x Abu Dhabi, UAEFriday 28 July 2017

Get the team on board when company changes occur

Organisations that want to introduce change must break through the human barrier if they want to be successful.

Organisations, in their simplest form being a collection of people who can resist change, are in a conundrum. There's an indisputable business case for upgrading, downsizing, realignment and replacements. Yet plans are to be executed with a resource that doesn't believe it, understand it or want it.
Business leaders are rarely aware that the level of success with change depends on them being active and visible constantly. They know it's important to contribute the required resources and take certain decisions, yet once the provision is over, many feel the remainder of the change project is the responsibility of only others. This couldn't be further from the truth.
Business managers and supervisors are rarely willing to be the "meat in the middle of the sandwich", a state that has them needing to believe in the change from above and needing them to influence others in their team to work differently, even if they themselves don't believe in it. They are expected to be a coach, a shoulder to cry on, a formula for implementation success and to give their hands, minds and hearts to making the change happen, all while ensuring productivity is not negatively affected. Is it any wonder resistance exists in the middle layer of an organisation?
Employees receive word about an impending change through channels ranging from the team briefing through to the grapevine. Either way, the message is interpreted according to their own hopes and future. For example, the employee's immediate priority is the looming deadline; the hope is to win employee of the month and the extra holiday day that comes with it; the future dream is to be promoted. Switching gears to complete any tasks relating to the change might make him miss the deadline or introduce a new process that he won't understand and/or excel at. Barriers and blockages abound for all - even for leaders who are employees themselves.
A human response to change will have an impact, more often than not, facilitating the state of a sacrificial lamb. No matter which level of an organisation you operate from, any corporate shake-up will be viewed through our own lens and evoke a range of emotions from joy to fully-fledged fear. For example, Jill Abramson, the former editor of The New York Times, viewed her recent redundancy as an opportunity to explore fresh horizons, whereas an employee may be fearful of a similar redundancy, wondering where the next pay cheque was coming from.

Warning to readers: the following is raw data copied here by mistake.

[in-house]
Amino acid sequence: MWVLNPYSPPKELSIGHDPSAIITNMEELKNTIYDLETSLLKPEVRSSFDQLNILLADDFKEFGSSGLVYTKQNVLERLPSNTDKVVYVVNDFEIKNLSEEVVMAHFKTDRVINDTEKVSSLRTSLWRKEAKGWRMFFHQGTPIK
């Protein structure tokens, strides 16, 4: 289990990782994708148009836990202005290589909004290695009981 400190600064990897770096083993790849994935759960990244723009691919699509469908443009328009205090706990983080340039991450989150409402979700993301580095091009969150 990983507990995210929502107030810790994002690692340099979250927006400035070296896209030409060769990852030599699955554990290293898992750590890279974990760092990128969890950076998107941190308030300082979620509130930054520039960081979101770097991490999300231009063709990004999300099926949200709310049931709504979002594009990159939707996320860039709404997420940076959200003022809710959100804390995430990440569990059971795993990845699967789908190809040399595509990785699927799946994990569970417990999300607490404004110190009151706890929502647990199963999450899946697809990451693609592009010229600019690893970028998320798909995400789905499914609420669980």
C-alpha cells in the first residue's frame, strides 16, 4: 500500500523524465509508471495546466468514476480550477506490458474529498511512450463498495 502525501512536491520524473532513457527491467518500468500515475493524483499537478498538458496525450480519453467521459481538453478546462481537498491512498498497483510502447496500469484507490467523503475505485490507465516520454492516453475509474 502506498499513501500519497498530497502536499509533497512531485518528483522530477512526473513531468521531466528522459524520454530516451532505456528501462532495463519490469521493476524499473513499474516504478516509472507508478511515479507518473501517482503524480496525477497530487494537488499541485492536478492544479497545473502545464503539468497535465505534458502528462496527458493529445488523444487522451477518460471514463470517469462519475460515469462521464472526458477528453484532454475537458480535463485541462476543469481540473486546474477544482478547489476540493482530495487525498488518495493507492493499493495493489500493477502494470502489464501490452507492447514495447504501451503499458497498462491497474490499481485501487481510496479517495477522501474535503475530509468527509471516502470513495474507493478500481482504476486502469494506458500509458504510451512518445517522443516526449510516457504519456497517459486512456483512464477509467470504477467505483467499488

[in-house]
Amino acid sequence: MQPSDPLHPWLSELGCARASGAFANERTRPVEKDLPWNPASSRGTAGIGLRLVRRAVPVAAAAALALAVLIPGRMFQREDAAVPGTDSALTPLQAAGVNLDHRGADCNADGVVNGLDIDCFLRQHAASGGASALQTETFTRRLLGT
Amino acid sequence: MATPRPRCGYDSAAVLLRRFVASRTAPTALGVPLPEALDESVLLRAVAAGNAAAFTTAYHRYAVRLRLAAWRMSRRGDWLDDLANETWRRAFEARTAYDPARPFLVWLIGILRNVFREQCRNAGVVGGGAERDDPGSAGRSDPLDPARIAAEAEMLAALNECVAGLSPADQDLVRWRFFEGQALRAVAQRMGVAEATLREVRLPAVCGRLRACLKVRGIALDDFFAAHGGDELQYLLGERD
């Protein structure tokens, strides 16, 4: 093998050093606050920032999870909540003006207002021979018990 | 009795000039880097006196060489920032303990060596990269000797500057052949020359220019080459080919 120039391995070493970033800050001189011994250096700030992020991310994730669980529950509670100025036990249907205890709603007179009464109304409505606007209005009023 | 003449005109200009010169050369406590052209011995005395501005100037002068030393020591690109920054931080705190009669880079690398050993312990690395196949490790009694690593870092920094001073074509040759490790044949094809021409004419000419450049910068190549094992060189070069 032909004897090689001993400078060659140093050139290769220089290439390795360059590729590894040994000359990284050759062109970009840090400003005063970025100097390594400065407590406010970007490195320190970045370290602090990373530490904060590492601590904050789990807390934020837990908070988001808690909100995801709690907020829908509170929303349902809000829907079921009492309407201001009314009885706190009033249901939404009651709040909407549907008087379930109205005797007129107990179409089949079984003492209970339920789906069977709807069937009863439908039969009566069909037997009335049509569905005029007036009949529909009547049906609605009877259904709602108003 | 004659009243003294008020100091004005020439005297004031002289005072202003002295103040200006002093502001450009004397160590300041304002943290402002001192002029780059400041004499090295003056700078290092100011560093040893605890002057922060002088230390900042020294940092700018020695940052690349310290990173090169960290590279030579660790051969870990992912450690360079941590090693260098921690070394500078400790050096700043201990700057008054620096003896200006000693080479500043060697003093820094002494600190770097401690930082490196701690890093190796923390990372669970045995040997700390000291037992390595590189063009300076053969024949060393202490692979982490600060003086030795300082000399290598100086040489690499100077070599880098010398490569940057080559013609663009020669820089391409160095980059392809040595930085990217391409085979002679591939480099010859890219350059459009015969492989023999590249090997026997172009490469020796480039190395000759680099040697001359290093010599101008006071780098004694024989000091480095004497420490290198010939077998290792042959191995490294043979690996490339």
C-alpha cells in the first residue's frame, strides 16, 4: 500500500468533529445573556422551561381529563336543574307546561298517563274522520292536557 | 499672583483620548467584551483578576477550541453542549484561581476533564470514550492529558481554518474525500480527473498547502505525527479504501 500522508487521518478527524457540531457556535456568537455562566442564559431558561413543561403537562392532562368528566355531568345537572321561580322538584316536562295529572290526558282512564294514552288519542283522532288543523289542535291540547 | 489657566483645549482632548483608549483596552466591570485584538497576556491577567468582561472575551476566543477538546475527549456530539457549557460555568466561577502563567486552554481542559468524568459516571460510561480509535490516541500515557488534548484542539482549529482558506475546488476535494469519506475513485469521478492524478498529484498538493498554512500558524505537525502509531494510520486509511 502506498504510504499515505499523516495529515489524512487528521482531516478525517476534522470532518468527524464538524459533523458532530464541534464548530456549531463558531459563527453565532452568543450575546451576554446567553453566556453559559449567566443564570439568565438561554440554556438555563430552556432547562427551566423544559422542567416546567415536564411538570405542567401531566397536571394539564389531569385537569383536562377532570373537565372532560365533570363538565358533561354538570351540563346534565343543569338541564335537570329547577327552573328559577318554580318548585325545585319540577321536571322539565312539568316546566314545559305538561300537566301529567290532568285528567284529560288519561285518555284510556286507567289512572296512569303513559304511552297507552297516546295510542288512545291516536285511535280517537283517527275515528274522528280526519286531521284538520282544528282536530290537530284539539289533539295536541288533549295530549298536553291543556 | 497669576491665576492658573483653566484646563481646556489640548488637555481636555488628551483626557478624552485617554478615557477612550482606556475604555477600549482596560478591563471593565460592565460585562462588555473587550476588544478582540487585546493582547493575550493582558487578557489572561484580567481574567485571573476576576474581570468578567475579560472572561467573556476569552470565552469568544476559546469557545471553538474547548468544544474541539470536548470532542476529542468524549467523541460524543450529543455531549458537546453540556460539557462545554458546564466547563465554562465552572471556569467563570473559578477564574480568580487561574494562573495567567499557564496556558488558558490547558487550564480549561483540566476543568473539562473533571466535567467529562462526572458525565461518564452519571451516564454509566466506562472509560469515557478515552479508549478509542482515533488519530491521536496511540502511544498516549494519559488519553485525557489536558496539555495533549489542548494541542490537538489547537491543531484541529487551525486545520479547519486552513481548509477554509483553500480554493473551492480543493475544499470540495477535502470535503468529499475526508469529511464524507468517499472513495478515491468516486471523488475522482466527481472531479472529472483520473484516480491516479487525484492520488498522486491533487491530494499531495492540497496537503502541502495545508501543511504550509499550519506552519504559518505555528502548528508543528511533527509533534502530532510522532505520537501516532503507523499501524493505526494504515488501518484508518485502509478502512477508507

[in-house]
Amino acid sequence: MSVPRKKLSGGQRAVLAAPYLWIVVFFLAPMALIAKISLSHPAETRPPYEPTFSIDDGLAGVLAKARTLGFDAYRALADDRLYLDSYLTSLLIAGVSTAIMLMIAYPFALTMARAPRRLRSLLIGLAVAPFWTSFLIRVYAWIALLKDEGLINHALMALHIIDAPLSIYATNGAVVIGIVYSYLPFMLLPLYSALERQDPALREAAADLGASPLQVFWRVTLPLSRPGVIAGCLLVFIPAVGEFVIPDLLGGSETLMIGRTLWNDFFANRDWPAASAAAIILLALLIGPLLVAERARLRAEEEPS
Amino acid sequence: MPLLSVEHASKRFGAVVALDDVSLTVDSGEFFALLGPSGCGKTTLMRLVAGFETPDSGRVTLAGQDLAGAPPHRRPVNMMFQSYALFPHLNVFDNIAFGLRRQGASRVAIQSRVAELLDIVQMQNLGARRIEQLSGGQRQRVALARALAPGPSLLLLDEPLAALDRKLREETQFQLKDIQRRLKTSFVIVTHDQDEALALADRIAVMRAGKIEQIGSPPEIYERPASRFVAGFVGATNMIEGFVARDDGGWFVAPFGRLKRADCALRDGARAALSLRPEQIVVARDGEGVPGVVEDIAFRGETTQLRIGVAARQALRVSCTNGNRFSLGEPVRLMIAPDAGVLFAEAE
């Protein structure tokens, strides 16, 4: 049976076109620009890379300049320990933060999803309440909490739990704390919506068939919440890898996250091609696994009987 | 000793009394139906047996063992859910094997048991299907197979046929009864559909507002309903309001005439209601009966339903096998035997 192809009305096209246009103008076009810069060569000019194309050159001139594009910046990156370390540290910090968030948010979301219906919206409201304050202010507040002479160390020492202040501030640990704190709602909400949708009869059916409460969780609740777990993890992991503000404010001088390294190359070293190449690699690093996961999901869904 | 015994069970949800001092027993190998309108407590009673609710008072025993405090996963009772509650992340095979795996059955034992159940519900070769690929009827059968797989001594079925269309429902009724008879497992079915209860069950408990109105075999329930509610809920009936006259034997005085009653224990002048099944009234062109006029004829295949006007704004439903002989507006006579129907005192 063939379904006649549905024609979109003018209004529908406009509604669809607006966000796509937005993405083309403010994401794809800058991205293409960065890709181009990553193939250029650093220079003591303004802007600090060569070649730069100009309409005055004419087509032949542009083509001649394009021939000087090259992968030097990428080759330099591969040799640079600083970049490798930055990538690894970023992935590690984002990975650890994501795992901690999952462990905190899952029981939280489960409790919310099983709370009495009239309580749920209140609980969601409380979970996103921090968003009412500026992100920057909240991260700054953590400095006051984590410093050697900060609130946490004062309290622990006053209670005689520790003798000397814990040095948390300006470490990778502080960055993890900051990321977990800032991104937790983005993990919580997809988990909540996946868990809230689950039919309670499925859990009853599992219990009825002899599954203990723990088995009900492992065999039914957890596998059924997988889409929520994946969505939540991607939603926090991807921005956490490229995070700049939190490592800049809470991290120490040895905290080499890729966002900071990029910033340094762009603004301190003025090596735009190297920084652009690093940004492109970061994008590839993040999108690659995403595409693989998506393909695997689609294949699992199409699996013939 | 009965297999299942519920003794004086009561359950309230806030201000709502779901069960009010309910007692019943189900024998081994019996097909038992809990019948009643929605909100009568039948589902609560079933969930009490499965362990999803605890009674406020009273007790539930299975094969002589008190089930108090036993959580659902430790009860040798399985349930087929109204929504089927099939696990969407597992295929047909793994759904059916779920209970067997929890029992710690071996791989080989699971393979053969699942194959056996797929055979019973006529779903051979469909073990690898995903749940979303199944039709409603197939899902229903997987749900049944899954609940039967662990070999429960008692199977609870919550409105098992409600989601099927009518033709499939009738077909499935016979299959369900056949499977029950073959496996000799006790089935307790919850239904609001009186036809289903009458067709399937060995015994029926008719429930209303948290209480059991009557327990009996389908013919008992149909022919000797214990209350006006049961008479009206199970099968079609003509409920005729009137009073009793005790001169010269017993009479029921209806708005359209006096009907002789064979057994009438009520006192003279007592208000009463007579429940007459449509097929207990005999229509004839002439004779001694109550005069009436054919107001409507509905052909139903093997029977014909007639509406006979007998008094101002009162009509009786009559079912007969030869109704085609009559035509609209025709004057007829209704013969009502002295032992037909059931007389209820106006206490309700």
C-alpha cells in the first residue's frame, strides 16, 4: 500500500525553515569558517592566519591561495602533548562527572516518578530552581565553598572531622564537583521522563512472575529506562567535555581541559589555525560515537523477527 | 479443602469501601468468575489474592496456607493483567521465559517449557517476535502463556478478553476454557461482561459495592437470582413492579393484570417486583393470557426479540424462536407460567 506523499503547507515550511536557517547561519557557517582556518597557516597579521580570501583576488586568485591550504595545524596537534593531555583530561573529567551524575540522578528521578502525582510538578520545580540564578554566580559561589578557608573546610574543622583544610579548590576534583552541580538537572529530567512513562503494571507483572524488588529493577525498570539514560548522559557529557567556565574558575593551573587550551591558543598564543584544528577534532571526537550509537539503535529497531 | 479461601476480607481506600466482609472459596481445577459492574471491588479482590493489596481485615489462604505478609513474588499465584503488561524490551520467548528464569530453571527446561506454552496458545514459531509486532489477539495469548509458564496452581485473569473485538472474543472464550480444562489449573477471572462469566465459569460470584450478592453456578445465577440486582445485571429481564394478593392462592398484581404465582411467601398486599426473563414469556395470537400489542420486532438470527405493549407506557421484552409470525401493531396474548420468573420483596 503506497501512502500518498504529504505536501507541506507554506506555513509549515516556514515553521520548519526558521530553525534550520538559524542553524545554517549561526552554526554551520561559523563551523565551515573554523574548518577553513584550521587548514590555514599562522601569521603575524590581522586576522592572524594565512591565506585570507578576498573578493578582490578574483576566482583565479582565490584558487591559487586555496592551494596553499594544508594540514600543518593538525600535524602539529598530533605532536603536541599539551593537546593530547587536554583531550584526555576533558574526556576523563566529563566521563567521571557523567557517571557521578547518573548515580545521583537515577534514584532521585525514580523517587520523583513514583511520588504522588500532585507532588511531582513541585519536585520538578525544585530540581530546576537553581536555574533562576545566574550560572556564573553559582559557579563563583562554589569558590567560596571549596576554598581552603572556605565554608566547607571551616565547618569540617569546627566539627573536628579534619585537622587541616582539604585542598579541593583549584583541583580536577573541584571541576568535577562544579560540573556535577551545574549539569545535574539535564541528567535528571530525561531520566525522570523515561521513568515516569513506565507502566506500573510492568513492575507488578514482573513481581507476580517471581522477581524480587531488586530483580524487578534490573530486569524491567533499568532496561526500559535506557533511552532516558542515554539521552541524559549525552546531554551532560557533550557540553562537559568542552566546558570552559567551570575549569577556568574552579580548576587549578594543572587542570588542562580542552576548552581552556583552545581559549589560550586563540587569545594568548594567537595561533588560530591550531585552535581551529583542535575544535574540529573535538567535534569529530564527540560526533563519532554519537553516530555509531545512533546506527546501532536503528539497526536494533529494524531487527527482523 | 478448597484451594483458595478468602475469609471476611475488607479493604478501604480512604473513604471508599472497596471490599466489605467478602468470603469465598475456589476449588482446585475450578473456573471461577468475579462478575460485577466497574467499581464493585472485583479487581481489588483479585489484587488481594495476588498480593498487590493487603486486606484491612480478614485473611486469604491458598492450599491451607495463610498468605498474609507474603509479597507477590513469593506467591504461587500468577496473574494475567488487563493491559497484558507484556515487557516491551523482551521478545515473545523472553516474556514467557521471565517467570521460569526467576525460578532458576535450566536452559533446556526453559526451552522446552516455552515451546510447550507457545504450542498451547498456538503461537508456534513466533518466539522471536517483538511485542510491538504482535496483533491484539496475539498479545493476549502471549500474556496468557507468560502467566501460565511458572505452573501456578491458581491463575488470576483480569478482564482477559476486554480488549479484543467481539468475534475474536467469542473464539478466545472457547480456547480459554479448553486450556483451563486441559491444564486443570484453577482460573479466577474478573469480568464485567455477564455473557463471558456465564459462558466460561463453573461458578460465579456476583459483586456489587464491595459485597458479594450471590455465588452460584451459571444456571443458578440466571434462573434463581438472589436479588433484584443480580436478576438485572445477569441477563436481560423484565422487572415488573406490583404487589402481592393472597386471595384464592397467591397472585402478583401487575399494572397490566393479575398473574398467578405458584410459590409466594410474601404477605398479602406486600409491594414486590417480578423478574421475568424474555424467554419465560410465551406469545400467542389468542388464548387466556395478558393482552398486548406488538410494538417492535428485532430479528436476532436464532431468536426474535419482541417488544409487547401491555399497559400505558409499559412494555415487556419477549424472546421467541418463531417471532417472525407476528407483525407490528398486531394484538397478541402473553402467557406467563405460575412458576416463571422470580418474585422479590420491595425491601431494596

So which characteristics can help ensure change will not destabilise an individual but rather open opportunities?
. Self-reliance: The American author Bruce Barton describes self-reliance as a trait that allows us to discover something within us that is superior to circumstance. When self-reliant, nothing external can derail us. A young consultant lost the contract unexpectedly after many years. Being self-reliant, she not only decided to set up online resources in an academy to help others in her field, but continued to research opportunities - an enterprise that became the bridge to the next big contract.
. Resilience: Resilience is the ability to get up time and time again when support systems collapse around you. Not only does a resilient human bounce back on their feet, but they rebound higher, faster and stronger each time. A young bright-eyed Starbucks employee forever experimented with new recipes. As economic conditions worsened, spare blenders became sparse. Not being one to allow obstacles to affect creativity, while working with her own blender she unknowingly concocted the now- famous Frappuccino.
. Optimism: look for the good in the long term and if it arrives, all is positive. If it doesn't arrive it will open up more channels than previously thought. A young graduate remained optimistic even when missing the promotion he had applied for, ensuring the additional time at the previous level would gain measurable results.
. Ability to be fungible [fuhn-juh-buhl]: adjective (especially of goods) being of such nature or kind as to be freely exchangeable or replaceable for another of like nature or kind.
In the words of Ms Abramson, we must all accept we are disposable. Look for change, accept it will knock on your door sooner rather than later, and accept it as an opportunity and not a threat. Accept that today is "replaceable" by tomorrow. Be ready to accept new skills and environments as new opportunities.
Without the people fully on-board, a well-intended financial investment will simply not yield return. How does your organisation identify and reward self-reliance, resilience, optimism and "fungibility"? After all, they are the traits that will take your organisation and people forward.
Debbie Nicol, the managing director of Dubai-based business en motion, is a consultant working with strategic change, leadership and organisational development. Email her at debbie.nicol@businessenmotion.com for thoughts about your corporate change initiative
Follow us on Twitter @Ind_Insights